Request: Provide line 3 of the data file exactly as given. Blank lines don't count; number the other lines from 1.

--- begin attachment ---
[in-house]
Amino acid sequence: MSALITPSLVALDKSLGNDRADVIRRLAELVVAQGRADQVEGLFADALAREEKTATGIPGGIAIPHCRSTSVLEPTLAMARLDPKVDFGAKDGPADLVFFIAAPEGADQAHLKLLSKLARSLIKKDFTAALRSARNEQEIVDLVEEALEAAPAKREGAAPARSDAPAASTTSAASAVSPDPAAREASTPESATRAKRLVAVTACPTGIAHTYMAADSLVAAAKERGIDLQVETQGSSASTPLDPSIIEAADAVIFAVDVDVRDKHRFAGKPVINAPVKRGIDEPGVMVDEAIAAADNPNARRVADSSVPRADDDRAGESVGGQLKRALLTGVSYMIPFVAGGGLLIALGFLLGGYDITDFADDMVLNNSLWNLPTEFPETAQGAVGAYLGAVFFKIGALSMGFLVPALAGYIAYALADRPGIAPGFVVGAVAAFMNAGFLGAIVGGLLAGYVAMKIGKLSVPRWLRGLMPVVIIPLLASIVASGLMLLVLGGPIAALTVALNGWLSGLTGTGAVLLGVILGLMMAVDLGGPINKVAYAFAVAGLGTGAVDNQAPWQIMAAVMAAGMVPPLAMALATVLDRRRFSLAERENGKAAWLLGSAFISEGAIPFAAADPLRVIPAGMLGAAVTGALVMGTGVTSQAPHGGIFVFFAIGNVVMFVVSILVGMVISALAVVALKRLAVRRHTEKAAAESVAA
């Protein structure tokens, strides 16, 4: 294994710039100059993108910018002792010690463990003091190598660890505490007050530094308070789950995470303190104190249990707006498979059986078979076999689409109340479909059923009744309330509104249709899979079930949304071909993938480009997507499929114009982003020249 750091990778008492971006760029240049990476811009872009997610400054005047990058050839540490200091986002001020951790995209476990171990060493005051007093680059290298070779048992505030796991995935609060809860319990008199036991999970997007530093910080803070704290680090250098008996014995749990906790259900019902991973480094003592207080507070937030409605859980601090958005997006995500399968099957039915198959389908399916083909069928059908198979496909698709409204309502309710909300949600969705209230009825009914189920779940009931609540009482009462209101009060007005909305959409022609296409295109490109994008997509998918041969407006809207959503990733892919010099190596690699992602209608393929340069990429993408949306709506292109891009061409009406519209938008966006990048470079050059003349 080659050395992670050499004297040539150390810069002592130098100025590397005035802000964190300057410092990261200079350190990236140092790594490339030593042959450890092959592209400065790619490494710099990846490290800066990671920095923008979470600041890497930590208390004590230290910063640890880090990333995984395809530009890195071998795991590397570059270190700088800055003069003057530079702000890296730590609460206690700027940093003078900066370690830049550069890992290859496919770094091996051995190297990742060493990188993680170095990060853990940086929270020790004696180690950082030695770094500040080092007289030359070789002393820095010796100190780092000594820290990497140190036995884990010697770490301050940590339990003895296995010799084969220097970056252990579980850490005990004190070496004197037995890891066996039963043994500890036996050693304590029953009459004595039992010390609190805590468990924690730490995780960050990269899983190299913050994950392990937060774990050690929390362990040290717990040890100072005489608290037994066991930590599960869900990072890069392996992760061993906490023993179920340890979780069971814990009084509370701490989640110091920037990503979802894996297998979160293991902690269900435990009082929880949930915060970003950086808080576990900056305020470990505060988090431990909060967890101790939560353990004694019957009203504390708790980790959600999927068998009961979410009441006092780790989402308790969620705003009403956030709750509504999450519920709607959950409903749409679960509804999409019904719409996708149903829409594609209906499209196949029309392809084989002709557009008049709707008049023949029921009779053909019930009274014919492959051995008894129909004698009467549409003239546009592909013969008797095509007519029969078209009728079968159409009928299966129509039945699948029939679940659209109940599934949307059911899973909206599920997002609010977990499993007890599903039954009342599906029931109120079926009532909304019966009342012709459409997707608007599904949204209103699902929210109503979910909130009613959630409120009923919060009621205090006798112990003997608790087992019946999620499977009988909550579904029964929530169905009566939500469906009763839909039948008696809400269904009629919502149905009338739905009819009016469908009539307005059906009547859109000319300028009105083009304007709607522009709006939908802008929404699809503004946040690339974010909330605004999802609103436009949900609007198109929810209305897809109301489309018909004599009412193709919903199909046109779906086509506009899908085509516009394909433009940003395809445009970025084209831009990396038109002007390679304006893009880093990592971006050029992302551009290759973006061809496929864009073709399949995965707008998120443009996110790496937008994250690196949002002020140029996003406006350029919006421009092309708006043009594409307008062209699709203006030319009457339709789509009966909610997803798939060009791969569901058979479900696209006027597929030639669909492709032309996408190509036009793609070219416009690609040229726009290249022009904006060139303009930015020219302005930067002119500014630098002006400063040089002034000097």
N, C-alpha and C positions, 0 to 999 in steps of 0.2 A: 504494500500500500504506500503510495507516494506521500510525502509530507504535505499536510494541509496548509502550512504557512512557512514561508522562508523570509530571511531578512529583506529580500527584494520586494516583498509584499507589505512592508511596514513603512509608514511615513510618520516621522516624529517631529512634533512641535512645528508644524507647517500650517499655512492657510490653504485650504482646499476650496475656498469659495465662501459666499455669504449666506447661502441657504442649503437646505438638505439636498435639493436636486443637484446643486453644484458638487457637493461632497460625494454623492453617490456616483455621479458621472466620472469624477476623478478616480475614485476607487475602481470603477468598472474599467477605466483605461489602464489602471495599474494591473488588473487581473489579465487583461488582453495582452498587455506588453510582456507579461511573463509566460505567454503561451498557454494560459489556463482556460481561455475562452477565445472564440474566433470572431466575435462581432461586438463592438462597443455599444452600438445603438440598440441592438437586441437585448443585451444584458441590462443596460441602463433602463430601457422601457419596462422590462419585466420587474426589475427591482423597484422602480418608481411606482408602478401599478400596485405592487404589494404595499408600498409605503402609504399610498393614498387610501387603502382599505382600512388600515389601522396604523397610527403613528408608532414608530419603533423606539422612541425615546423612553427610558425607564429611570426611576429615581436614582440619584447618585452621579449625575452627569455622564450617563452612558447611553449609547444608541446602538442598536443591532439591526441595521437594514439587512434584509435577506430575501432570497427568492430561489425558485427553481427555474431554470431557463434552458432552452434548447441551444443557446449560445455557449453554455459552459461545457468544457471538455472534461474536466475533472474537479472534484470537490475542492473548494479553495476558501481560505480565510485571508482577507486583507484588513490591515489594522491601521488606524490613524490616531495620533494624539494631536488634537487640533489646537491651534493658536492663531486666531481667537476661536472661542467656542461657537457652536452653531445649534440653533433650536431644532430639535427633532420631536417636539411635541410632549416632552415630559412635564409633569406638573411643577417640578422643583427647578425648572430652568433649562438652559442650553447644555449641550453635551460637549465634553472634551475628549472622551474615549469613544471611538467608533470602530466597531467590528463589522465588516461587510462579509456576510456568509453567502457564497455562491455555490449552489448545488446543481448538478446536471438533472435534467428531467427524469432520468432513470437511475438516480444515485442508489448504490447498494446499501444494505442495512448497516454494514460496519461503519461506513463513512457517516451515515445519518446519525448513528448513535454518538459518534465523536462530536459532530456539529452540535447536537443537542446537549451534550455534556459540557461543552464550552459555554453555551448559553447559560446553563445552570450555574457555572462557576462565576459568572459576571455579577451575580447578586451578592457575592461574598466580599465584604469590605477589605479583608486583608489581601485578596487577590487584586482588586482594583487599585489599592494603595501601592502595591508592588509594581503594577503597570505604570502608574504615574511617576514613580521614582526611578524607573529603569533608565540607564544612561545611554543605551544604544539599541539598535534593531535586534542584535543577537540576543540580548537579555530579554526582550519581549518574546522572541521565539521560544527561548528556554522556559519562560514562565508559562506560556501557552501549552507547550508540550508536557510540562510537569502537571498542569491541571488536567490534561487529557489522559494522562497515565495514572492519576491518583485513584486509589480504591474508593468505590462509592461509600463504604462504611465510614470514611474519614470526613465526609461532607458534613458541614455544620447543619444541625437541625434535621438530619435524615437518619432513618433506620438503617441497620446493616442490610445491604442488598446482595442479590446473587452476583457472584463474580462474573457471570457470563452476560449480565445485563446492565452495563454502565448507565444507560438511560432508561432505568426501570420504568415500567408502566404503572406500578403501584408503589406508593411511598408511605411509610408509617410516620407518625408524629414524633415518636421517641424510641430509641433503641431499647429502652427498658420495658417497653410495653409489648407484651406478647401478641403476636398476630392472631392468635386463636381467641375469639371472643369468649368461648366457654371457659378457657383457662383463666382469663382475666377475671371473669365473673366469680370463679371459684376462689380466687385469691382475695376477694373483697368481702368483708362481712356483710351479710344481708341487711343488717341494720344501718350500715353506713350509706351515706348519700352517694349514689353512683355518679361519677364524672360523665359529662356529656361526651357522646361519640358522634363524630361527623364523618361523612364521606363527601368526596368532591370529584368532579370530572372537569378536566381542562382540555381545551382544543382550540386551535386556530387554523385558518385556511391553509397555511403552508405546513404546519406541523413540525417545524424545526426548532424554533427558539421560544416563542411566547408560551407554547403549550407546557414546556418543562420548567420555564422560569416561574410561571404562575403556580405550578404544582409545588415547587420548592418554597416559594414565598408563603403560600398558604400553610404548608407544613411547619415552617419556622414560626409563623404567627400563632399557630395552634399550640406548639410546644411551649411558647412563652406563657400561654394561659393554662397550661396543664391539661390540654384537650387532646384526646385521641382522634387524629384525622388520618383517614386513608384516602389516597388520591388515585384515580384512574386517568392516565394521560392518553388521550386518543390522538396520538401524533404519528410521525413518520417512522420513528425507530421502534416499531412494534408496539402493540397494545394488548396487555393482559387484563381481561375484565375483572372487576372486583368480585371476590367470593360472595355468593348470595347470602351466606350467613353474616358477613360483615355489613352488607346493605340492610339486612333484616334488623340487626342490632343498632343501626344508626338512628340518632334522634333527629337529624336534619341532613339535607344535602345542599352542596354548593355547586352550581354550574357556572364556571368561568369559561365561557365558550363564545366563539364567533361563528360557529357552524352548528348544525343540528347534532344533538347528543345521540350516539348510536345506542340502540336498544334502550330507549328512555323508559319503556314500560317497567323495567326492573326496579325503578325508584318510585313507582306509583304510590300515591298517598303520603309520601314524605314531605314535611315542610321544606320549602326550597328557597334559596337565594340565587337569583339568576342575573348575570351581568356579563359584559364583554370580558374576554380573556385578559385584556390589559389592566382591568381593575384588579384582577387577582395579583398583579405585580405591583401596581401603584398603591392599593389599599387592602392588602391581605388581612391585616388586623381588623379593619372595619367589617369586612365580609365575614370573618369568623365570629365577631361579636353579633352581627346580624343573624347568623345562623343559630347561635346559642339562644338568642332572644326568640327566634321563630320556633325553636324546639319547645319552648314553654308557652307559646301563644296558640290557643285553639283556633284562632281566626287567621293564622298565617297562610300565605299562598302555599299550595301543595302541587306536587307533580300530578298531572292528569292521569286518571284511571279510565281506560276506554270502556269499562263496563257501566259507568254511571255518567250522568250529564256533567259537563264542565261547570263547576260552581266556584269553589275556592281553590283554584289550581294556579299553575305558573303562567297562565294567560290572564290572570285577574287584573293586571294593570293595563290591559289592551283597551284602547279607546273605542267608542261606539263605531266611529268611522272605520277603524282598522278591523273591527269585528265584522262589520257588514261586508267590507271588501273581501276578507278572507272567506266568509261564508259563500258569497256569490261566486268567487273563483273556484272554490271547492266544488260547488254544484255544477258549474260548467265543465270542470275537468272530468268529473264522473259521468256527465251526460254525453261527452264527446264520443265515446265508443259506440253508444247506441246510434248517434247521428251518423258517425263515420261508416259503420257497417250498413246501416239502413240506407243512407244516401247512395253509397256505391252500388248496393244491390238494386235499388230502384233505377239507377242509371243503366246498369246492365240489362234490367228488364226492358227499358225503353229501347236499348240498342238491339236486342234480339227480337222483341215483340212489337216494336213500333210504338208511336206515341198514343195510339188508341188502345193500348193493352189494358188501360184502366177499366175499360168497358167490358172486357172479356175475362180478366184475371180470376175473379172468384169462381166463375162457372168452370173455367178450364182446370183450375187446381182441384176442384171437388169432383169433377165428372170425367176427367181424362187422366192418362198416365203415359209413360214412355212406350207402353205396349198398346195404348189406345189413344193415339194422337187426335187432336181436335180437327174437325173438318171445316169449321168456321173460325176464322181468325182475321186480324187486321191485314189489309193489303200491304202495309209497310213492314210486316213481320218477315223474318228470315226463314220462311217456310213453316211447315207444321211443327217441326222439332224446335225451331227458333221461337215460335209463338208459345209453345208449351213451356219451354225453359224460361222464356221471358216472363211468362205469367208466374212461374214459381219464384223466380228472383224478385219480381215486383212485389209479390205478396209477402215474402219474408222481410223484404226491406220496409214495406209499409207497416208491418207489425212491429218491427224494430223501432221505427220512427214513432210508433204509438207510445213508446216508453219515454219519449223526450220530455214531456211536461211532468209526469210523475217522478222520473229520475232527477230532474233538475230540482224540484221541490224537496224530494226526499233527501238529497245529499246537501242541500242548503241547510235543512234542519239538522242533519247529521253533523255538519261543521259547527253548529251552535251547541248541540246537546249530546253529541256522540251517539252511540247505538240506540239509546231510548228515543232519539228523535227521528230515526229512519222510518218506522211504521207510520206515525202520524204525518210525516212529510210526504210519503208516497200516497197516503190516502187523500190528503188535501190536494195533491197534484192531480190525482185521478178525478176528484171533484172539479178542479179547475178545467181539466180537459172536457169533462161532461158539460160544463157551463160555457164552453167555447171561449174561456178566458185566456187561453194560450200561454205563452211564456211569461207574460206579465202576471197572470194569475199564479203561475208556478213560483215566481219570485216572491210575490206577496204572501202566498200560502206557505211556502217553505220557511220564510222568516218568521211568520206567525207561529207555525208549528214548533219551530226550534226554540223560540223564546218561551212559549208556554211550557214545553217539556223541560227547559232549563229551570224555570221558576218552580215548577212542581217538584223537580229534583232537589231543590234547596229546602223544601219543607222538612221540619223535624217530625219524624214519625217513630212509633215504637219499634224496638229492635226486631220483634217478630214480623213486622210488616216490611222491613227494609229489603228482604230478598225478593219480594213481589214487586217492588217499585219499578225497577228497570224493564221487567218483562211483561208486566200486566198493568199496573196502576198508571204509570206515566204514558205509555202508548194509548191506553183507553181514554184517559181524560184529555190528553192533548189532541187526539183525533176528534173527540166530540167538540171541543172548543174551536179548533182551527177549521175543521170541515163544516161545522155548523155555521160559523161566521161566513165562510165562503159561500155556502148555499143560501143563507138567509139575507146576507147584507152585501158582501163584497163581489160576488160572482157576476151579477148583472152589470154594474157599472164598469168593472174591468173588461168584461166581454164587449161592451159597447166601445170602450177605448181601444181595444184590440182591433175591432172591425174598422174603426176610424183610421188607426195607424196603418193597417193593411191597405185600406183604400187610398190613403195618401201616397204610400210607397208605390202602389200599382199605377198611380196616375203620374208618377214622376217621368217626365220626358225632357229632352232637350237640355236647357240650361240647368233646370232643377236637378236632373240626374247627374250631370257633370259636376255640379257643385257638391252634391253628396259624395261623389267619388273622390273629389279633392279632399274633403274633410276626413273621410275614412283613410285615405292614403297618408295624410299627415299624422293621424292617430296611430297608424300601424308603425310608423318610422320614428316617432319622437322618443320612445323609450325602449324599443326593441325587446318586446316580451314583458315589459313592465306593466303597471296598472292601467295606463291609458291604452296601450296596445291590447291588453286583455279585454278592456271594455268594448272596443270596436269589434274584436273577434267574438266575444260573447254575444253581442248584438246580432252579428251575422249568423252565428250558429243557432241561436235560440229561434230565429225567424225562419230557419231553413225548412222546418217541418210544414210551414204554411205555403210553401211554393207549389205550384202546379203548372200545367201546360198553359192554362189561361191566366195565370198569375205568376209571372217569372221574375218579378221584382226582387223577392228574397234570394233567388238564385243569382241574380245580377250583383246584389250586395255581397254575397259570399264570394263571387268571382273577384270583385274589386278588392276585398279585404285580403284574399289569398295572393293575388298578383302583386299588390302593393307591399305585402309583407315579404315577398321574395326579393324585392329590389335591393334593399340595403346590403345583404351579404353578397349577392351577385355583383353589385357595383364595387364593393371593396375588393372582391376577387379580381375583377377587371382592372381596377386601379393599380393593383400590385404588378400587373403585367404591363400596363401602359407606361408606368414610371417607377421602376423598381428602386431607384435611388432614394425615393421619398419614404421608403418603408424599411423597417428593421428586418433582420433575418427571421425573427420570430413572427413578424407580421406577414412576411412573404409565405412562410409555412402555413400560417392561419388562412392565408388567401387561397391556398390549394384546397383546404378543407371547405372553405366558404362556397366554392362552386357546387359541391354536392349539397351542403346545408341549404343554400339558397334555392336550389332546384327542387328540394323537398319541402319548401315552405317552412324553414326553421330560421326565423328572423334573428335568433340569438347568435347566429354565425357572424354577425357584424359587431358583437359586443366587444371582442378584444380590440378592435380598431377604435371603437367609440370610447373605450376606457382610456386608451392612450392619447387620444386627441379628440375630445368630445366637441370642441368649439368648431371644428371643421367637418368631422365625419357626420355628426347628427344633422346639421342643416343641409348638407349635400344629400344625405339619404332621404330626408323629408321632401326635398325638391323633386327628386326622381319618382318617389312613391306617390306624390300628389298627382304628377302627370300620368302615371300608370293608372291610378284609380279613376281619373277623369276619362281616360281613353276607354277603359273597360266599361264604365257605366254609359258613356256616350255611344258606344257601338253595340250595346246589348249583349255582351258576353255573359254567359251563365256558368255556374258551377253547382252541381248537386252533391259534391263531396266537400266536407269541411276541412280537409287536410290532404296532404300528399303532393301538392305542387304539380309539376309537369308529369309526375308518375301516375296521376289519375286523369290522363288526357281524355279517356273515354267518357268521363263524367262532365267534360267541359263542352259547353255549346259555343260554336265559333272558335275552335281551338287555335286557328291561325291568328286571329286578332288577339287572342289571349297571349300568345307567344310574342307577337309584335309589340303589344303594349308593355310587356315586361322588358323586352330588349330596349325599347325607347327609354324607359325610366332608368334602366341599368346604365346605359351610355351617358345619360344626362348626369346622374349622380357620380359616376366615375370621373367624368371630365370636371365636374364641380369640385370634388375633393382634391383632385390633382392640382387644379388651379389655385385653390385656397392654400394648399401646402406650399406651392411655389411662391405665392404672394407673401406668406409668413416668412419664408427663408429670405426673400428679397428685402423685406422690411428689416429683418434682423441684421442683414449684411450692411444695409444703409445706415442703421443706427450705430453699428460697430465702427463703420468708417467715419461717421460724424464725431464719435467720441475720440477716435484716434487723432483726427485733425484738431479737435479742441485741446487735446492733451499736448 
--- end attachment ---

């Protein structure tokens, strides 16, 4: 294994710039100059993108910018002792010690463990003091190598660890505490007050530094308070789950995470303190104190249990707006498979059986078979076999689409109340479909059923009744309330509104249709899979079930949304071909993938480009997507499929114009982003020249 750091990778008492971006760029240049990476811009872009997610400054005047990058050839540490200091986002001020951790995209476990171990060493005051007093680059290298070779048992505030796991995935609060809860319990008199036991999970997007530093910080803070704290680090250098008996014995749990906790259900019902991973480094003592207080507070937030409605859980601090958005997006995500399968099957039915198959389908399916083909069928059908198979496909698709409204309502309710909300949600969705209230009825009914189920779940009931609540009482009462209101009060007005909305959409022609296409295109490109994008997509998918041969407006809207959503990733892919010099190596690699992602209608393929340069990429993408949306709506292109891009061409009406519209938008966006990048470079050059003349 080659050395992670050499004297040539150390810069002592130098100025590397005035802000964190300057410092990261200079350190990236140092790594490339030593042959450890092959592209400065790619490494710099990846490290800066990671920095923008979470600041890497930590208390004590230290910063640890880090990333995984395809530009890195071998795991590397570059270190700088800055003069003057530079702000890296730590609460206690700027940093003078900066370690830049550069890992290859496919770094091996051995190297990742060493990188993680170095990060853990940086929270020790004696180690950082030695770094500040080092007289030359070789002393820095010796100190780092000594820290990497140190036995884990010697770490301050940590339990003895296995010799084969220097970056252990579980850490005990004190070496004197037995890891066996039963043994500890036996050693304590029953009459004595039992010390609190805590468990924690730490995780960050990269899983190299913050994950392990937060774990050690929390362990040290717990040890100072005489608290037994066991930590599960869900990072890069392996992760061993906490023993179920340890979780069971814990009084509370701490989640110091920037990503979802894996297998979160293991902690269900435990009082929880949930915060970003950086808080576990900056305020470990505060988090431990909060967890101790939560353990004694019957009203504390708790980790959600999927068998009961979410009441006092780790989402308790969620705003009403956030709750509504999450519920709607959950409903749409679960509804999409019904719409996708149903829409594609209906499209196949029309392809084989002709557009008049709707008049023949029921009779053909019930009274014919492959051995008894129909004698009467549409003239546009592909013969008797095509007519029969078209009728079968159409009928299966129509039945699948029939679940659209109940599934949307059911899973909206599920997002609010977990499993007890599903039954009342599906029931109120079926009532909304019966009342012709459409997707608007599904949204209103699902929210109503979910909130009613959630409120009923919060009621205090006798112990003997608790087992019946999620499977009988909550579904029964929530169905009566939500469906009763839909039948008696809400269904009629919502149905009338739905009819009016469908009539307005059906009547859109000319300028009105083009304007709607522009709006939908802008929404699809503004946040690339974010909330605004999802609103436009949900609007198109929810209305897809109301489309018909004599009412193709919903199909046109779906086509506009899908085509516009394909433009940003395809445009970025084209831009990396038109002007390679304006893009880093990592971006050029992302551009290759973006061809496929864009073709399949995965707008998120443009996110790496937008994250690196949002002020140029996003406006350029919006421009092309708006043009594409307008062209699709203006030319009457339709789509009966909610997803798939060009791969569901058979479900696209006027597929030639669909492709032309996408190509036009793609070219416009690609040229726009290249022009904006060139303009930015020219302005930067002119500014630098002006400063040089002034000097």